Women and the wage gap: A long road ahead for the WSL

Alex Vryzakis discusses the wage gap and differing opportunities in WSL and Premier League, calling for more public interest to raise the stakes in the women’s game.

Asking the average Brit for their opinions on the Women’s Super League (WSL) in England can be an interesting litmus test. Some will stutter and look to the ground, hoping to appear like they’re deep in thought, while others will sheepishly smile and say that they have somewhere to be. Many however, would cock their heads and ask: “The W-what?”

Perhaps this is unfair. The truth is the WSL averages just 1,076 spectators per game, while the pampered and preened Premier League stars draw an average of over 40,000. The numbers are a stark reminder that women’s football is still very much at a teething stage in terms of its growth, with the WSL only breaking away from the Women’s Premier League in 2011.

That’s not to say that this is the case all over the globe. In the United States, the crowds at women’s games have been growing at an astounding rate, with the most recent figures almost equalling those of the men’s games. Following their World Cup win, the women’s team were honoured with a ticker tape parade in New York and celebrated as heroes – much like the open-top bus parades for the Premier League champions every May.

Yet this success story ended on a rather sour note. While Team USA won the Women’s World Cup, they were paid just a fraction of what the men received for crashing out of their competition in the early stages the year before.

Although Bayern Munich have employed former footballer Kathleen Kruger as an administrative team manager, the 30-year-old had to put her studies in international management on hold to accept the position at the German giants. And in truth, her role as team manager seems to be more about booking flights for players than helping on the pitch.

The fact that she was prepared to make such a sacrifice indicates how much Krüger loves the sport and how seriously she takes it. Yet even now, as she sits on the bench focused on the game, people find it appropriate to refer to her as ‘the blonde on the bench’.

Krüger is just one of many unpleasant examples of how women are treated on and off the pitch

If the 2002 film ‘Bend It Like Beckham’ is to be believed, the gender divide in football can simply be stomped on and forgotten if you are a good enough footballer. The reality is, no matter how well women play football, their very presence on a football pitch is kept entirely separate from the men’s game.

In fact, it’s the governing bodies who are the quickest to crack down on attempts to bring women players into the male sphere. While the FA’s blanket ban on women of all ages playing in men’s teams is unimaginably narrow-minded – as proved in 1978 after they banned 12-year-old Theresa Bennett from playing for a local boys’ team – it’s FIFA that has proved to be the biggest obstacle for female footballers.

After Mexican footballer Maribel Dominguez accepted a contract to play for a second division side in 2004, FIFA swiftly banned the move. They then issued a statement stating that there must be “a clear separation between men’s and women’s football”. In her 2011 book ‘Women’s Football in the UK: Continuing with Gender Analyses’,  Professor Jayne Caudwell explained that the governing body’s statement revealed their inherent sexist attitudes, “In many ways, these governing bodies aim to differentiate not only women from men, but femininity from masculinity.”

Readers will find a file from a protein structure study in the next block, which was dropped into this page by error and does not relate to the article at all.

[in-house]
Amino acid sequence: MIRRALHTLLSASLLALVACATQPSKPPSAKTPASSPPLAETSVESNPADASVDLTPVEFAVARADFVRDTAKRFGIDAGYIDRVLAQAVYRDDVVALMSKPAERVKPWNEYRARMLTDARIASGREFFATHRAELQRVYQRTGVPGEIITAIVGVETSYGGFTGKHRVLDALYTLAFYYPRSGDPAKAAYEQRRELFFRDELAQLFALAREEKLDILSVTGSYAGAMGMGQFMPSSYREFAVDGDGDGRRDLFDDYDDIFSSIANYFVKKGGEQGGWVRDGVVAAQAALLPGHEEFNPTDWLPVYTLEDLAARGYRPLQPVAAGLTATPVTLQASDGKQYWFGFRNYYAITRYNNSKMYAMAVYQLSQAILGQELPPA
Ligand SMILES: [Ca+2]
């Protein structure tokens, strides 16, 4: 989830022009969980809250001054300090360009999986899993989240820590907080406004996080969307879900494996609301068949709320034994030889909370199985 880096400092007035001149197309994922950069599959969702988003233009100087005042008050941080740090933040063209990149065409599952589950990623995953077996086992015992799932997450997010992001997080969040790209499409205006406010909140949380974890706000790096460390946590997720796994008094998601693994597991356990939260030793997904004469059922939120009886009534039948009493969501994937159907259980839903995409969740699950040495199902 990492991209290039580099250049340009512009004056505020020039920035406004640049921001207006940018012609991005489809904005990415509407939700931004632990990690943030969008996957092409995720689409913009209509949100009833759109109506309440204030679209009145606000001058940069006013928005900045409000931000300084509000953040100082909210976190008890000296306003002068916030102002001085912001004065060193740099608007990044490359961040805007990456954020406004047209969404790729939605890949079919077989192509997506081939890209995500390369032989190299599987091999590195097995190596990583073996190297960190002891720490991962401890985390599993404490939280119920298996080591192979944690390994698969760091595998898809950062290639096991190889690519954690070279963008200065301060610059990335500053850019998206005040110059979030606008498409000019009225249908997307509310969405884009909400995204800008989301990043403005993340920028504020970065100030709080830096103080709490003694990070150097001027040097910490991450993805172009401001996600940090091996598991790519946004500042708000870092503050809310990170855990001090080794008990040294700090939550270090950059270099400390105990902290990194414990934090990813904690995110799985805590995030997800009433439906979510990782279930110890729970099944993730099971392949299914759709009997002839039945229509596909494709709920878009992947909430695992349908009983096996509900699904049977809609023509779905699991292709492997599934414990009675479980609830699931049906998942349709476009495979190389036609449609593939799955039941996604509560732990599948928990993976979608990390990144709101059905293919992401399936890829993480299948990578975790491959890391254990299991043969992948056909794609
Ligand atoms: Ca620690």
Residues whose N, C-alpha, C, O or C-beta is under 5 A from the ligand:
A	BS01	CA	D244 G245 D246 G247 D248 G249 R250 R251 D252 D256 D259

This issue of feminine and masculine could well explain the issue of the wage gap in sports over time. Take tennis for example, a sport in which a female player has broken down barriers and essentially ended the debate as to whether a woman can be as good as a man at sport. Serena Williams has proved that stereotypes are just that, and need to be forgotten.

Yet for a long time, women were paid less than the men in the same tournaments, on the spurious grounds they played fewer sets than the men. What matters, of course, is not how long they play, but how many spectators they draw and therefore how much revenue they are able to generate.

Despite Novak Djokovic’s misguided comments last year challenging the equal prize money, tennis is currently one of the only examples of men and women being paid equally for playing equally. This has only come about however because the women were able to use their popularity to prove their worth to sponsors and their federations.

This is where football has fallen short. The key to increasing the popularity of the women’s game, and therefore the revenue that can be generated, is through exposure on social media and the brokering of advertising deals. American superstar Alex Morgan is a perfect example of this, earning close to £2m a year through sponsorship deals alone. Raising the profile of individual players will have the desired knock-on effect of more public interest, inevitably increasing viewing figures.

The women’s game is in dire need of more public interest. The FA’s imposed salary cap is but a dream sum for the majority of players in the WSL, with some earning as little as £50 a week to play in the second division. No wonder so many players feel it is simply not viable for them to focus solely on football, much less turn fully-professional.

In a generation of hashtags and viral sensations, does it not seem to be the perfect time to capitalise on the boredom of the drifting youth? These listless teenagers could unwittingly be the key to inspiring a whole new generation of female footballers, and perhaps even ones who won’t have to choose between a decent-paying job and the sport they love.

Follow Alex on Twitter at @AlexVryzakis

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